July 17, 2019

Tackling Tight Hip Flexors

Supine psoas strengtheners with yoga block

The most common request heard by yoga teachers is “hip openers, please!”. After all, students come to yoga most of the time after sitting. For hours on end. They feel the need to stretch out the stiffness.

If you teach yoga, know this: sitting is a passive stretch. 

As you sit, most of the posterior muscles of your hips are on a constant stretch. If you sit in one place long enough, your hips will feel stiff. More passive stretching — in the name of “opening the hips” — doesn’t necessarily equate to hip freedom and mobility. (Similarly, achieving lotus pose does not equal peace of mind).

A frequent topic of discussion in our Yoga Anatomy Online Mentorship: your skeleton pre-determines most of your hip range of motion. The depth and orientation of your acetabulum – the hip socket – will set your body’s hip “opening” limits, pushing past those can contribute to boney changes like FAI, labral tears, early osteoarthritis, and more.

Instead of assuming that students need passive stretching, we invite you to reimagine hip opening as active movement and strengthening instead.

Sure, you can still nod and say “ok” to the requests, but try offering strengthening into a wide variety of positions of the hips, from basic to challenging and see what happens.

Need ideas? Watch this new video showing one simple way to do just that. (More videos will be on their way).

This shows strengthening for iliopsoas, or psoas, your main hip flexor muscle(s): 

Pure stretching alone may give you added mobility, but it is happening on borrowed time. Sustainable mobility must involve strength, and we are here for you to make that revolution possible in the world of yoga.

Please comment below with any questions or ideas you have!

10 Comments on “Tackling Tight Hip Flexors

Camille Harris
July 17, 2019 at 10:04 pm

I needed that! I feel stronger already. Thank you!

July 18, 2019 at 1:32 pm

Great! Glad to hear.

Jennie MacGoy
July 18, 2019 at 12:31 pm

Thank you for sharing this! I have lots of yoga students who say they have tight hips. Looking forward to sharing with them. I am becoming a big proponent of strengthening more and passive stretching less!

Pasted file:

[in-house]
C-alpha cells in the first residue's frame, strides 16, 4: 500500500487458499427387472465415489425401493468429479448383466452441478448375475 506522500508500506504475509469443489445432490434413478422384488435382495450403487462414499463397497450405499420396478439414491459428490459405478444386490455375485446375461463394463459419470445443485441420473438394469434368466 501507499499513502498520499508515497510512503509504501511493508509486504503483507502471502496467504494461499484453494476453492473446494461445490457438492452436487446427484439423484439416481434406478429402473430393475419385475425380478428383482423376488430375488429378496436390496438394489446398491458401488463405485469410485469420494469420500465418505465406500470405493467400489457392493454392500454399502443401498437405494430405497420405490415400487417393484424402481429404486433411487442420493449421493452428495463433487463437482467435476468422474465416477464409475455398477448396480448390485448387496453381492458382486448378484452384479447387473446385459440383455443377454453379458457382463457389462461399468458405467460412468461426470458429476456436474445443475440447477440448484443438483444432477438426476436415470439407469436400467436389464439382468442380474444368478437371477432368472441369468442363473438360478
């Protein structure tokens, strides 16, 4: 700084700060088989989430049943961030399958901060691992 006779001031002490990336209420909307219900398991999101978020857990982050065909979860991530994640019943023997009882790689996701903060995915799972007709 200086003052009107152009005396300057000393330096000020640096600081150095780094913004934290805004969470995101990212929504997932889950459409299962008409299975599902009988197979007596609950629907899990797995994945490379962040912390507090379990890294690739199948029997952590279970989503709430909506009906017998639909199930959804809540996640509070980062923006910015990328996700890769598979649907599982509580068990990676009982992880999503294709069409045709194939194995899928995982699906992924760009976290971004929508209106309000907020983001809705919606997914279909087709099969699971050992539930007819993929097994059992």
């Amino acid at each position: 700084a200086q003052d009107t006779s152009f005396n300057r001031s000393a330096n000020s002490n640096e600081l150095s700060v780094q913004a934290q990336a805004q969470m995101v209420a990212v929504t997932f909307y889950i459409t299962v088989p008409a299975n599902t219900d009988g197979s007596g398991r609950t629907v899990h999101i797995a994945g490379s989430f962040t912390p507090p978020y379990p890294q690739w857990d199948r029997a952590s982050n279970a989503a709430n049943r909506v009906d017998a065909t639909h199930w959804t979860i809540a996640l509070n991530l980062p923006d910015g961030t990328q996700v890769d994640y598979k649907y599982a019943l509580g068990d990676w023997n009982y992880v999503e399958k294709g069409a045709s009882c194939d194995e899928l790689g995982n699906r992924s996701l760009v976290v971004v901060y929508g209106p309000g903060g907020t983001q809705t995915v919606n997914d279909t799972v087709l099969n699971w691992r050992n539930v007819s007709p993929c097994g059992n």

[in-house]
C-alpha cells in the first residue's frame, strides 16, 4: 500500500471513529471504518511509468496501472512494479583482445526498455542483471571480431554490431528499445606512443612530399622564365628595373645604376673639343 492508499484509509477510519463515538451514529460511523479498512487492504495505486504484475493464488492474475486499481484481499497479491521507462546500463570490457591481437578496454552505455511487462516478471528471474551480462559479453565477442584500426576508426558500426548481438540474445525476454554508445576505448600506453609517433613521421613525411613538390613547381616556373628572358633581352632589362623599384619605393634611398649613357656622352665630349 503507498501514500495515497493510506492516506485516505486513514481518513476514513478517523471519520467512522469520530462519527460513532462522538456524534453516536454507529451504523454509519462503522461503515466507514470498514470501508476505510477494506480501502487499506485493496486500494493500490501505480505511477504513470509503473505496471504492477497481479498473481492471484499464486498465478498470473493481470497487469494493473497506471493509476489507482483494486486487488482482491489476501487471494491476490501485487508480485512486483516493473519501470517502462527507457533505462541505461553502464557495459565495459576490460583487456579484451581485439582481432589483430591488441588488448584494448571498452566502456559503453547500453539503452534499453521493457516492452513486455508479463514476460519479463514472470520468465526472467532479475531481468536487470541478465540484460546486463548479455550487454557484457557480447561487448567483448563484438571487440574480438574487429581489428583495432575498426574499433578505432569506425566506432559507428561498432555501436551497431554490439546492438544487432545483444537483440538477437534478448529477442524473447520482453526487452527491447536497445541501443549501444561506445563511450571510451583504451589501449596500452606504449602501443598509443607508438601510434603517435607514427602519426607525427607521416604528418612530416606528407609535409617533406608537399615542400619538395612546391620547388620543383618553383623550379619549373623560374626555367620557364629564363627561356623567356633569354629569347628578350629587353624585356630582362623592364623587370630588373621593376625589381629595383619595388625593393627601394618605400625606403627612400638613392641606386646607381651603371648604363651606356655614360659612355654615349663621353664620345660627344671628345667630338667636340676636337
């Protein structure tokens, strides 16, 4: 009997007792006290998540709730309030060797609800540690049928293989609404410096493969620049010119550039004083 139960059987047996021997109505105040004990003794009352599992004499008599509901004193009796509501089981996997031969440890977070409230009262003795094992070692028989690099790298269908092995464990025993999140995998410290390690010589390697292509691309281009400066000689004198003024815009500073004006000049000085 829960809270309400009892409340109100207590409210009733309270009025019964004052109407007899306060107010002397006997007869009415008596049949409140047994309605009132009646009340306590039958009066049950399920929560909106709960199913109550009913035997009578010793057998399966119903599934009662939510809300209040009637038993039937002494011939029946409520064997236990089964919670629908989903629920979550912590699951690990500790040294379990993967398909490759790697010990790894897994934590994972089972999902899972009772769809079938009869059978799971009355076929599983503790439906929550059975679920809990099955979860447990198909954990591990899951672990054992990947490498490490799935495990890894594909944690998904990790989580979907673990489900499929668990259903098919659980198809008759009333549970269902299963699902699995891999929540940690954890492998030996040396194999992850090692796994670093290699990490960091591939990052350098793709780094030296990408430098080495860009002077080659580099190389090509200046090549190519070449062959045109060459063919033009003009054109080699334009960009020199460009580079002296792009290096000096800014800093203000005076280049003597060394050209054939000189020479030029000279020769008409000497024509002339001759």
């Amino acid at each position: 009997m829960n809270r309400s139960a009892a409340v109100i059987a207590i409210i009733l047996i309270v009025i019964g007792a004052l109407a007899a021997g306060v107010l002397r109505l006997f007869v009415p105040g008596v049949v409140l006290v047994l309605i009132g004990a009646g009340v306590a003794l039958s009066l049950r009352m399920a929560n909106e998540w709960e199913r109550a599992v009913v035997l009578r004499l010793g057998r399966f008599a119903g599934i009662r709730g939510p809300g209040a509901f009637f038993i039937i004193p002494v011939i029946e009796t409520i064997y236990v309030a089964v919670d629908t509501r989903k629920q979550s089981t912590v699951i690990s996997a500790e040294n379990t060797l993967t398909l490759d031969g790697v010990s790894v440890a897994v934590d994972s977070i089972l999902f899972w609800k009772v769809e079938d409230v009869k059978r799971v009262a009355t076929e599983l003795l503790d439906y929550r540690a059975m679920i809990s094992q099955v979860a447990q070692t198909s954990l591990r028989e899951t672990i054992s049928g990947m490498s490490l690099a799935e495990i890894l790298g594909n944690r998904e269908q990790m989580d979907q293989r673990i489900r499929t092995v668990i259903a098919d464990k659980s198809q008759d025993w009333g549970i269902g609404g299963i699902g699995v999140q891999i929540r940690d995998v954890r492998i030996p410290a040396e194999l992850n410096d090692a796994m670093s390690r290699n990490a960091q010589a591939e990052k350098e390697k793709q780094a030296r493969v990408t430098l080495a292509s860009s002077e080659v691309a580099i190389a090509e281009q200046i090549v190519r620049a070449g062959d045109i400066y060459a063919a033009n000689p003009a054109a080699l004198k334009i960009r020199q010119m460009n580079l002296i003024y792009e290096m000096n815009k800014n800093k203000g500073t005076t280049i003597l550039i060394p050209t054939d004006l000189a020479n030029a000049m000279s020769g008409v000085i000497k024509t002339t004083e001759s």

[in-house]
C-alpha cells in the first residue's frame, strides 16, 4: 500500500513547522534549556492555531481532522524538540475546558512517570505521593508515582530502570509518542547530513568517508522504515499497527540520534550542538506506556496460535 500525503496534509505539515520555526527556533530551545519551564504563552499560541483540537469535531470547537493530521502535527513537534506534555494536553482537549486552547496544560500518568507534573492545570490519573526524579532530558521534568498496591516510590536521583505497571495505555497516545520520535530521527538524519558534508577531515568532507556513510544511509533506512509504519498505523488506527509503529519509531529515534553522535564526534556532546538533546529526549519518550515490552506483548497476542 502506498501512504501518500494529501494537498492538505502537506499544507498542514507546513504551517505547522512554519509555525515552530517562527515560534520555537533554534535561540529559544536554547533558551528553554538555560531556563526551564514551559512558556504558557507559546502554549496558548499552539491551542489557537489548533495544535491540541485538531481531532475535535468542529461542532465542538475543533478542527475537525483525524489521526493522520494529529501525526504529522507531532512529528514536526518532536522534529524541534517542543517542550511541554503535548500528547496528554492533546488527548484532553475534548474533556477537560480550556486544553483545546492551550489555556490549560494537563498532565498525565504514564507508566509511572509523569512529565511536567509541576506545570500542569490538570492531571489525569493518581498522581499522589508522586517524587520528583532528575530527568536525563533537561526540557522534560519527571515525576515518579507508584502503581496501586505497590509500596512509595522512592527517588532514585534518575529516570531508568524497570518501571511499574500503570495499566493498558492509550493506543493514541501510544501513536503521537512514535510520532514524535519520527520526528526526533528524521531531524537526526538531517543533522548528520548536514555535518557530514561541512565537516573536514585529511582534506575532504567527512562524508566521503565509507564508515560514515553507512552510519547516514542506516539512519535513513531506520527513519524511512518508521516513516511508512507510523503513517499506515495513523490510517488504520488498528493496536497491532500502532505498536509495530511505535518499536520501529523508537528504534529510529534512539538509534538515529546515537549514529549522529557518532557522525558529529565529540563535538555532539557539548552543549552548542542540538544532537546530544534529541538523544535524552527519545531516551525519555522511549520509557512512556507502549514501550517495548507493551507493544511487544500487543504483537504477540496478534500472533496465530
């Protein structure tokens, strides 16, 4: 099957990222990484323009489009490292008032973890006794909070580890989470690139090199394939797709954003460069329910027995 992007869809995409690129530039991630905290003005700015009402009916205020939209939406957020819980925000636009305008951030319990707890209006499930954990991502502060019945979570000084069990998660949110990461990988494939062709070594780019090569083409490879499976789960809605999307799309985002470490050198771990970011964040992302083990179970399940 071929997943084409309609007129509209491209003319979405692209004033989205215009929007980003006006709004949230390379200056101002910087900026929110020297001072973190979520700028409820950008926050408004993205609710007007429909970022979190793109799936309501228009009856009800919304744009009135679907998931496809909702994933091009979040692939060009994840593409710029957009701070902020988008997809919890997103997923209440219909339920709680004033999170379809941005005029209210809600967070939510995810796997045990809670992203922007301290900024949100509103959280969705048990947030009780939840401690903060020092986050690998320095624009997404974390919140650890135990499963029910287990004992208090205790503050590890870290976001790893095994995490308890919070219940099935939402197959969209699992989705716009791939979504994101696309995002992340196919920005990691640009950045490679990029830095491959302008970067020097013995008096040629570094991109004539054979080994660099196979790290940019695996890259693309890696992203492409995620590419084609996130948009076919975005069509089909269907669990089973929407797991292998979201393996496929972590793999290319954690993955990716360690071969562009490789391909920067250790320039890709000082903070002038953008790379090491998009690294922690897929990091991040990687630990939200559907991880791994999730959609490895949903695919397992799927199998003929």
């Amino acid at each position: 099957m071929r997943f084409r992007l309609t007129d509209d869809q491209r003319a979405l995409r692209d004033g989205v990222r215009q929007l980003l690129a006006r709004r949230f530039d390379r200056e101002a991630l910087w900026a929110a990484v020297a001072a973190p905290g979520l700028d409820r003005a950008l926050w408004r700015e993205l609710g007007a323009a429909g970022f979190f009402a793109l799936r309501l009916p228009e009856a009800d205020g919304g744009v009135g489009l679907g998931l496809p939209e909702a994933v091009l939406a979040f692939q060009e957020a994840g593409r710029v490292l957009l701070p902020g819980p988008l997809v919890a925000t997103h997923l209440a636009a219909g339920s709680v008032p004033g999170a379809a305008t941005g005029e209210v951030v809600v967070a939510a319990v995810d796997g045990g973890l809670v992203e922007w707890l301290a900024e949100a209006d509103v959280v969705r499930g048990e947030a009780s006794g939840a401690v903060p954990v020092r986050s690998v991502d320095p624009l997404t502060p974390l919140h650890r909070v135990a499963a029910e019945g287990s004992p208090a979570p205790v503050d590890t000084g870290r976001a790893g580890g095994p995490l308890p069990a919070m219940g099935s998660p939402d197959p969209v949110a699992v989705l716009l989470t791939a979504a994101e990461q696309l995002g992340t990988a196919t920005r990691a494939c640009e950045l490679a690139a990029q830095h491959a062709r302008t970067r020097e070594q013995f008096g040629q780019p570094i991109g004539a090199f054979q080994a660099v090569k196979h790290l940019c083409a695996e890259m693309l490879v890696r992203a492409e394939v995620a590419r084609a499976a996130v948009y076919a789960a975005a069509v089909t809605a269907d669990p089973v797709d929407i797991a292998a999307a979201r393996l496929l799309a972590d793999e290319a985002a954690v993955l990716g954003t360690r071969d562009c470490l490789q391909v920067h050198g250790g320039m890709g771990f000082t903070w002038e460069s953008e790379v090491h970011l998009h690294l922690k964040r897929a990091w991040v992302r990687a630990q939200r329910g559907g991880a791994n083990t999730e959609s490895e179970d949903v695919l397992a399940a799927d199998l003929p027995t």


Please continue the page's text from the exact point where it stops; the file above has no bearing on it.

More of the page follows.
July 18, 2019 at 1:31 pm

Thanks, Jennie!

July 22, 2019 at 12:35 pm

Do you have more about hip mobility that is available for study/reading? I feel like I really want to get this down. Im growing in knowing how to protect my students and myself. Im particularly flexible and wonder if I may have already cause micro tears in my hips because I can get deeply into many poses involving hip mobility.
I would love to read more about what you say into this subject.

July 23, 2019 at 10:57 pm

i have a ton of hip videos on my YouTube channel – and more are coming :

Wendy Middleton-Bentley
October 5, 2019 at 11:13 pm

How do the more superficial muscles of the abdomen anchor the psoas when the lumbar spine is flat against the ground? Thanks for the informative video.

October 8, 2019 at 11:17 am

You could think of what’s happening from a few different models, but essentially: the abdominal wall muscles are stabilizing the spine and trunk. The hip is still able to move freely. The psoas attaches to multiple points on the spine, as well as the hip. By engaging the abdominal wall, psoas can only efficiently function as a hip flexor / mover rather than move the spine (which is otherwise one of its actions).

July 23, 2020 at 9:20 am

Hello Dr. Foster, I’m loving your videos and articles on lower body work. Would you have any guidance on what might cause me to be unable to do straight leg lifts? I can lift with knees bent. Hamstrings, perhaps? I’m trying to isolate my trouble spots so I can work on them. Would a physical therapist be the best professional to help me figure these things out? Thanks so much!

July 23, 2020 at 12:15 pm

I wouldn’t be able to answer this without evaluating you, so yes, a physical therapist will be able to help you. Telehealth has had amazing results for me, so even if you can’t get to someone in person, you can definitely still see someone.


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